I bet you imagined a brawny, aggressive man upon reading the term, “Testosterone”. Rowdy behaviour and increased muscle mass, after all, it is what the hormone is primarily known for — besides the boost in libido energy.
But why should you imagine it; is it just societal upbringing or is there actually a reason behind encouraging us to seek testosterone boosters or therapy, luring us with the idea of gaining a couple of pounds of muscle mass? Let’s find out.
The Science Behind Testosterone
Testosterone, a steroid hormone, belongs to the androgen set of hormones. The Leydig cells of the ovaries (for women) and testes (in men) are the ones mainly responsible for its productions in both sexes; a less quoted source is the adrenal glands of both genders.
Once the hormone is in the bloodstream, an estimated 96-98% of it is bound to two proteins, namely globulin and albumin, so that it will (a) be soluble to transport, (b) be kept aside as a reservoir in case the level of plasma testosterone fluctuates, and (c) be safe from degradation by either the kidneys or the liver.
The fluctuation/regulation in the amount of this hormone is due to the binding capacity of globulin and albumin and the number of testosterone in the blood.
The rest of the testosterone, termed appropriately the ‘free testosterone’ is what’s responsible for the physiological changes, including the secondary sexual characteristics; such as growth of body hair and increased bone mass and muscle, which individuals’ experience.
Boys hitting puberty have skyrocketing testosterone levels: this is when they find aggressive activities appealing, when both their muscularity and body weight sees a drastic change compared to that in girls.
More testosterone means increased size of each of your muscle cells; they pull harder, and the high levels push them to create more muscle cells as well. You feel active, energetic, and your competitive drive along with mental focus is improved too.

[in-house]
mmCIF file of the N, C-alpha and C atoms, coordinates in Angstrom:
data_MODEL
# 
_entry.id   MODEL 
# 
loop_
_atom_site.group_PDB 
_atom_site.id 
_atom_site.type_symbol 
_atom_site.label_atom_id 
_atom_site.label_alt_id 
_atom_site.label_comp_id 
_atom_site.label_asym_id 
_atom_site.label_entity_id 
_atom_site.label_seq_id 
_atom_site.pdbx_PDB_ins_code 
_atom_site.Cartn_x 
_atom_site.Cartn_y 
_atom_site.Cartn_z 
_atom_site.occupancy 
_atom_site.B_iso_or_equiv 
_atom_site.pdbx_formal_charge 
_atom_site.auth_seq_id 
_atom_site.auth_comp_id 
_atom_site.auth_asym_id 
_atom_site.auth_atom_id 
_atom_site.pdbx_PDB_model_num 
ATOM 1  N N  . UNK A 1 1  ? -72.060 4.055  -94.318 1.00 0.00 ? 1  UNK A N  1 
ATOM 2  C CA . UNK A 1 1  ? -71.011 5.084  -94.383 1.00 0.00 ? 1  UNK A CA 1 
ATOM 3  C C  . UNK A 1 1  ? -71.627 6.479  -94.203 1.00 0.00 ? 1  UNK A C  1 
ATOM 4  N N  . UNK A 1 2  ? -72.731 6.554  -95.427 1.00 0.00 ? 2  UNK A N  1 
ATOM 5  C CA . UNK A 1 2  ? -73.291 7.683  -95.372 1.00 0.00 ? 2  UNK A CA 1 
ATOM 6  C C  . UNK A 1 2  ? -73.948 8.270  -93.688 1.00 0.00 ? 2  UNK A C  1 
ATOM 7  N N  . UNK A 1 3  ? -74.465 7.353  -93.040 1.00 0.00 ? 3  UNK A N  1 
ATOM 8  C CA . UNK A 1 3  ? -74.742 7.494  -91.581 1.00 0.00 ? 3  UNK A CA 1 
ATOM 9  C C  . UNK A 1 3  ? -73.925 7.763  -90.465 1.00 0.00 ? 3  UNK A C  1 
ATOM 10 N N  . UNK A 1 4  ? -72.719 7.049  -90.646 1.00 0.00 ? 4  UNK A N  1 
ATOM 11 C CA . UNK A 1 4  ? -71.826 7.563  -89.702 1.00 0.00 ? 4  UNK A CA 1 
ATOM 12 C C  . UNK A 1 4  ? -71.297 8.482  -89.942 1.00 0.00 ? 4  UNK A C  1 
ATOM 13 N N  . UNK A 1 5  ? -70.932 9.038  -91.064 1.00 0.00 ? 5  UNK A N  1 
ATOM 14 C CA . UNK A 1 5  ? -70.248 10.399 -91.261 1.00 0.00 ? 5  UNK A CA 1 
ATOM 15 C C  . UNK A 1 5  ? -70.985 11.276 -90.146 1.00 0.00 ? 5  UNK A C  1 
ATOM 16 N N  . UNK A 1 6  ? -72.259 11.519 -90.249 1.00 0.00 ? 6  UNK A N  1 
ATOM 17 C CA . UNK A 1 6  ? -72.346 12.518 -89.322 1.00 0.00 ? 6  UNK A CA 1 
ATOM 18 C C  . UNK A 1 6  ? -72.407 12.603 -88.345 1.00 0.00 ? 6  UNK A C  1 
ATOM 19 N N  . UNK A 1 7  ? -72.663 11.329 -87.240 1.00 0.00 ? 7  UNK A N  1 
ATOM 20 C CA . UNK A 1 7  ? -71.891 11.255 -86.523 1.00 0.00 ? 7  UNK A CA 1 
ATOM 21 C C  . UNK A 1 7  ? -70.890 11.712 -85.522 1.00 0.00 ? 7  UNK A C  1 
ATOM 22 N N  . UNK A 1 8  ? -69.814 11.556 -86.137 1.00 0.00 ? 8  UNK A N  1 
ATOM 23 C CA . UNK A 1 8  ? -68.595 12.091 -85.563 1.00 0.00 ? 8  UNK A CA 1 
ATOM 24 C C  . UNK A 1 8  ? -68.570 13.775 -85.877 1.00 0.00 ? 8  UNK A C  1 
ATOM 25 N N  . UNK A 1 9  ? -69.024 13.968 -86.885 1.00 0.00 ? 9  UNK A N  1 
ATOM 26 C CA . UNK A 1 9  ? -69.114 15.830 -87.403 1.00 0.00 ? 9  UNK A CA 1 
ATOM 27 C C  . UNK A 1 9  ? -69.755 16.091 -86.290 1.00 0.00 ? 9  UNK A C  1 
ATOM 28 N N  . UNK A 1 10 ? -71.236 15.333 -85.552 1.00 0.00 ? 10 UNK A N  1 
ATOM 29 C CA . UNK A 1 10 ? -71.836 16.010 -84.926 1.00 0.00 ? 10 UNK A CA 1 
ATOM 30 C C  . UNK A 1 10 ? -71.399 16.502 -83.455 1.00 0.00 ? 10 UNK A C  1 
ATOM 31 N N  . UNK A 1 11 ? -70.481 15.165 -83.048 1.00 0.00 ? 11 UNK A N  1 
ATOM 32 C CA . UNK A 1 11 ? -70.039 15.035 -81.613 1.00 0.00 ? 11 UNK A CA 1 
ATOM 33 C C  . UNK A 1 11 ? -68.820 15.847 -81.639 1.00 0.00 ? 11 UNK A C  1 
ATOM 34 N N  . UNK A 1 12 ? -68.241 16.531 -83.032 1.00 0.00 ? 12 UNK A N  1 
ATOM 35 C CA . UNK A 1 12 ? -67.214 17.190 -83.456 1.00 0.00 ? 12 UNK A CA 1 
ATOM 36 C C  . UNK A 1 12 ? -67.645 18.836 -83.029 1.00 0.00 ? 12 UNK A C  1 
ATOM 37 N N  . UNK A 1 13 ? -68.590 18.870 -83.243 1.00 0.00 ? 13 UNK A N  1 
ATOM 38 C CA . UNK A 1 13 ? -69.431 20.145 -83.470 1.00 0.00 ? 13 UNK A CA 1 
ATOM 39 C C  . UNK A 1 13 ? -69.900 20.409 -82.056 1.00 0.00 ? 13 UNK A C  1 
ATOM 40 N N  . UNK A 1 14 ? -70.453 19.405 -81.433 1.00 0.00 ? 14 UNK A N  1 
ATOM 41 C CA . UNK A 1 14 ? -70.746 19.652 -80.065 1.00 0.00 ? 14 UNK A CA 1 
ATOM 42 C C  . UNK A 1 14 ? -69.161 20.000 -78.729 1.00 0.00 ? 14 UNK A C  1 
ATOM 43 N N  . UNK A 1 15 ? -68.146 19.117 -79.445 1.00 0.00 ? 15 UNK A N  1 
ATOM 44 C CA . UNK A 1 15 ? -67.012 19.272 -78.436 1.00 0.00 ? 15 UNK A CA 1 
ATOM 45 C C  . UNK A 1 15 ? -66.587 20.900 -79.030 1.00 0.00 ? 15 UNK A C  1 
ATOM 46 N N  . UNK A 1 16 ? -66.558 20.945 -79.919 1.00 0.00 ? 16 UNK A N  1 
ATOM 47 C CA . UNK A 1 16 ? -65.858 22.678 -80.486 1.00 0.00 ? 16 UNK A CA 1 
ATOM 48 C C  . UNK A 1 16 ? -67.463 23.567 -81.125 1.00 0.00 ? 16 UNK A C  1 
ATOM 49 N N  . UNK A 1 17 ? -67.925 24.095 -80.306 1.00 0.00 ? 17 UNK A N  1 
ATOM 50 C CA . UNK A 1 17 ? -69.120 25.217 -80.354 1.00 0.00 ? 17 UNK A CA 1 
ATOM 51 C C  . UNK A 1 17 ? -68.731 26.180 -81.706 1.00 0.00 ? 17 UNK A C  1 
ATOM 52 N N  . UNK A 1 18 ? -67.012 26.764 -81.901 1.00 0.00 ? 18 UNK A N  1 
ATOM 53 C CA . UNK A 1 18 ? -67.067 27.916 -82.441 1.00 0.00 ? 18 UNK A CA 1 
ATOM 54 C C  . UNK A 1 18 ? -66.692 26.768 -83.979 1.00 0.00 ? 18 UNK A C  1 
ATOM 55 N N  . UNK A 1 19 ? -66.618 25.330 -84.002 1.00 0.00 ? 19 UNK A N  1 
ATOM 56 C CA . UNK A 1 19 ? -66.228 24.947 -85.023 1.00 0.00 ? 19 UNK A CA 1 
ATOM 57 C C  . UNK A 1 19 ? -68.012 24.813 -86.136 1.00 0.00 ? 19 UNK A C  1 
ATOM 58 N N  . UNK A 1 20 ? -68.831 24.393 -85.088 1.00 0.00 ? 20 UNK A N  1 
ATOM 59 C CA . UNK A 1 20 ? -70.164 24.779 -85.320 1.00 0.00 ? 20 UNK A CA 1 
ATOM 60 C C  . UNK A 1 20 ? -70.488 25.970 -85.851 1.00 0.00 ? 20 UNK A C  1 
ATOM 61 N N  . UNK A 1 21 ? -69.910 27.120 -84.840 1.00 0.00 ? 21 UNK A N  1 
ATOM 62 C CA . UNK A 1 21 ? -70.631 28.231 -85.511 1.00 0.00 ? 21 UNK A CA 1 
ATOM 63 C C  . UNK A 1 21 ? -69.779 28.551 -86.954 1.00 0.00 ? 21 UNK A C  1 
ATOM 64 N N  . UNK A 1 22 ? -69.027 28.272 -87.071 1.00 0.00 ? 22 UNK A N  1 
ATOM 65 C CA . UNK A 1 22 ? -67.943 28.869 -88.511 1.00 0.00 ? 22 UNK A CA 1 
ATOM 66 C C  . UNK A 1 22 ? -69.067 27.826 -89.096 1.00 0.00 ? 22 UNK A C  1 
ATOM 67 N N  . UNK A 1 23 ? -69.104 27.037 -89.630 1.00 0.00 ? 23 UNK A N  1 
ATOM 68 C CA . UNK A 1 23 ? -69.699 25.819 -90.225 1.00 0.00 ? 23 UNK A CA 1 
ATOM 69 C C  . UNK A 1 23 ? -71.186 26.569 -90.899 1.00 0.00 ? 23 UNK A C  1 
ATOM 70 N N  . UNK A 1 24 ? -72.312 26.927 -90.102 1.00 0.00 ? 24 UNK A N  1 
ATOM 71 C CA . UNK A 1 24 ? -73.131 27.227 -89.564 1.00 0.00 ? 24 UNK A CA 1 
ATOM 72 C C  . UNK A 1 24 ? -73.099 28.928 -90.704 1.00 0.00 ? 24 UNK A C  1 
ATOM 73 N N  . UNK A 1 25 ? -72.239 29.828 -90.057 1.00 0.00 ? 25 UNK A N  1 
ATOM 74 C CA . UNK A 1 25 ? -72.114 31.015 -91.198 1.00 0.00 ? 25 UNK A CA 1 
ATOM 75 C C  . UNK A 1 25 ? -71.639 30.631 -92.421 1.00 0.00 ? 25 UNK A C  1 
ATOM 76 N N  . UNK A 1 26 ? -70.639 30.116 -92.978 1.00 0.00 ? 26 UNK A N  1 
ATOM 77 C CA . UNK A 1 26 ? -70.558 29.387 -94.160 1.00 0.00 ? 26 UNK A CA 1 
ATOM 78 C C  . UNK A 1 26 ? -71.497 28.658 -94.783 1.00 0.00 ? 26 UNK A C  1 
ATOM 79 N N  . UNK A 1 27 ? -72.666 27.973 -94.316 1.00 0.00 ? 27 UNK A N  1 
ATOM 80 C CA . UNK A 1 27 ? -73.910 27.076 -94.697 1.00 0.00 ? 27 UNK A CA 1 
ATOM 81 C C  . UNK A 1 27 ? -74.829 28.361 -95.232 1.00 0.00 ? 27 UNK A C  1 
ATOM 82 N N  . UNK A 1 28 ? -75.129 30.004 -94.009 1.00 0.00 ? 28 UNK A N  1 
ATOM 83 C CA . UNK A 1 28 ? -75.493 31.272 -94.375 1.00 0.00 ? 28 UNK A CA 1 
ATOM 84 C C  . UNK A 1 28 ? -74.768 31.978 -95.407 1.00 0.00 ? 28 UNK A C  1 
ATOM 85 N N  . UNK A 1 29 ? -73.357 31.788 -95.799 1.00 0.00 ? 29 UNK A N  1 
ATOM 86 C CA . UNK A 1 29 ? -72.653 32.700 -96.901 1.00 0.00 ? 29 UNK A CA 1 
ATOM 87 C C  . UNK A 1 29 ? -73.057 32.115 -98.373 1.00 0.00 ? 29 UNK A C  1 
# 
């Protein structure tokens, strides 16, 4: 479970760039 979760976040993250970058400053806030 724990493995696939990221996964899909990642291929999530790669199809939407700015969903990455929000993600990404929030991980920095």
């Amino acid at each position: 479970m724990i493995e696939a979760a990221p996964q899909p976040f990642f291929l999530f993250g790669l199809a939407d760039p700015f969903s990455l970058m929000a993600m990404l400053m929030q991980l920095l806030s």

If testosterone is deficient, then according to a 2012 study, this causes fat to accumulate around undesirable places, particularly the belly.
The fat cells initiate the production of an enzyme, aromatase, whose job is to convert the testosterone into oestrogen.
The latter, in turn, will deposit more fat on the chest, thighs, and hips. It’s an unhealthy cycle with fat consuming testosterone; with no testosterone to bind to the androgen receptors along the muscle cells.
Thus, in this scenario, we see the degradation of muscle fibre. This is known as muscle wasting and one suffers from lethargy, depression, and fatigue.
How to Increase Your Waning Testosterone Levels
Athletes and bodybuilders are probably the only ones that acknowledge the fact that testosterone is significant for building strength and muscle. So what is it that they — and you — should be doing?
Will you be more interested with drug-induced testosterone or would you rather that it were a lifestyle choice to help you naturally increase its levels to increase the lean body mass while simultaneously reversing the fat accumulation?
Here’s something to get you started.
Get Enough Sleep
Several researches have shown that sleep is linked to low testosterone. And to be honest, you won’t be eager to do some serious exercise if your body is overtired.
Get Some Sun
According to a report, you may raise the testosterone levels by 120% by simply exposing your skin to sunlight for as little as 15-20 minutes.
Testogen is a supplement that contains ingredients proven to help boost your natural testosterone levels.
Eat a Balanced Diet
It’s not just consuming too many calories that have the ability to ruin your image. Too few calories can wreak havoc with your system too.
Indulge your appetite to an amount, which is able to maintain a healthy weight for you.
Alcohol, caffeine, and processed sugar for instance, are off-limits whereas whole grains, fruits, dairy, and veggies are a good source to get the required lean protein.
Eggs are a good choice too, as they increase the healthy HDL and zinc, which are important constituents of testosterone. Eating cabbage, on the other hand, is shown to reduce oestrogen by 50%.
Exercise is a natural stress reliever, strength training and cardio are two methods that positively aid muscle building by cutting through belly fat while being good for your heart as well.
Walking briskly, biking, using weight-training machines, or lifting weights are some examples. It’s recommended that you get two days a week of strength training, in addition to 150 minutes of cardio exercise for a similar number of days.
The harder you train, the more the testosterone levels increase. But don’t over-train; it would lower the levels by so far as 40%, which is why a break from the gym and letting the body recover on scheduled days is necessary to maximise testosterone.